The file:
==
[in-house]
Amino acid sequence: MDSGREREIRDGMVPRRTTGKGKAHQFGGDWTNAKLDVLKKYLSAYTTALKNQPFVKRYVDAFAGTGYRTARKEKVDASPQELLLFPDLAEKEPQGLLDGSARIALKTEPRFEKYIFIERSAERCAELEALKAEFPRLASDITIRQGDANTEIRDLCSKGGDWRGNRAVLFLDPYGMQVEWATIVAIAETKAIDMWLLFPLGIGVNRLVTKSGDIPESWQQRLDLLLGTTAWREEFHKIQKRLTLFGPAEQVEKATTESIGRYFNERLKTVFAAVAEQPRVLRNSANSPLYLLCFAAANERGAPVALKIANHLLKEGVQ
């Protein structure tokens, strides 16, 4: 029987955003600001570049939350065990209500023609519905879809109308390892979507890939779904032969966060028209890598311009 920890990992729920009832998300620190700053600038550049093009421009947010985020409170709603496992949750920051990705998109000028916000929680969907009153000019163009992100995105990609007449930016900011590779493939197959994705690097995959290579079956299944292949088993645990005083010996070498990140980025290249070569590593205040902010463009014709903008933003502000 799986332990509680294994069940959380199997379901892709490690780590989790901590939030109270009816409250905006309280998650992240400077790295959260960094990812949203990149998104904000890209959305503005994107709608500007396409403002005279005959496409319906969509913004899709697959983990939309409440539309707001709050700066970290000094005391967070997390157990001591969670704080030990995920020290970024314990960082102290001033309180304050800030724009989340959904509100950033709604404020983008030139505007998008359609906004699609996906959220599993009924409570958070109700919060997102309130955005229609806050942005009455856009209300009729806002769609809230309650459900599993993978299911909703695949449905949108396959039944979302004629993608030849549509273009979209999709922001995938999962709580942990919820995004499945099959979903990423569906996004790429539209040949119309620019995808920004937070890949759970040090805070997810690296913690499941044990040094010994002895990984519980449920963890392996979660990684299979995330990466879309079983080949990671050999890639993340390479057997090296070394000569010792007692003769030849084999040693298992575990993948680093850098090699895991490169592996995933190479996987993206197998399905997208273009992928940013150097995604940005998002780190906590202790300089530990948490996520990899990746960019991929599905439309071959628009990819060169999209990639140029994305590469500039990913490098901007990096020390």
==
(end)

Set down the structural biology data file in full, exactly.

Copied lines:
[in-house]
Amino acid sequence: MDSGREREIRDGMVPRRTTGKGKAHQFGGDWTNAKLDVLKKYLSAYTTALKNQPFVKRYVDAFAGTGYRTARKEKVDASPQELLLFPDLAEKEPQGLLDGSARIALKTEPRFEKYIFIERSAERCAELEALKAEFPRLASDITIRQGDANTEIRDLCSKGGDWRGNRAVLFLDPYGMQVEWATIVAIAETKAIDMWLLFPLGIGVNRLVTKSGDIPESWQQRLDLLLGTTAWREEFHKIQKRLTLFGPAEQVEKATTESIGRYFNERLKTVFAAVAEQPRVLRNSANSPLYLLCFAAANERGAPVALKIANHLLKEGVQ
């Protein structure tokens, strides 16, 4: 029987955003600001570049939350065990209500023609519905879809109308390892979507890939779904032969966060028209890598311009 920890990992729920009832998300620190700053600038550049093009421009947010985020409170709603496992949750920051990705998109000028916000929680969907009153000019163009992100995105990609007449930016900011590779493939197959994705690097995959290579079956299944292949088993645990005083010996070498990140980025290249070569590593205040902010463009014709903008933003502000 799986332990509680294994069940959380199997379901892709490690780590989790901590939030109270009816409250905006309280998650992240400077790295959260960094990812949203990149998104904000890209959305503005994107709608500007396409403002005279005959496409319906969509913004899709697959983990939309409440539309707001709050700066970290000094005391967070997390157990001591969670704080030990995920020290970024314990960082102290001033309180304050800030724009989340959904509100950033709604404020983008030139505007998008359609906004699609996906959220599993009924409570958070109700919060997102309130955005229609806050942005009455856009209300009729806002769609809230309650459900599993993978299911909703695949449905949108396959039944979302004629993608030849549509273009979209999709922001995938999962709580942990919820995004499945099959979903990423569906996004790429539209040949119309620019995808920004937070890949759970040090805070997810690296913690499941044990040094010994002895990984519980449920963890392996979660990684299979995330990466879309079983080949990671050999890639993340390479057997090296070394000569010792007692003769030849084999040693298992575990993948680093850098090699895991490169592996995933190479996987993206197998399905997208273009992928940013150097995604940005998002780190906590202790300089530990948490996520990899990746960019991929599905439309071959628009990819060169999209990639140029994305590469500039990913490098901007990096020390």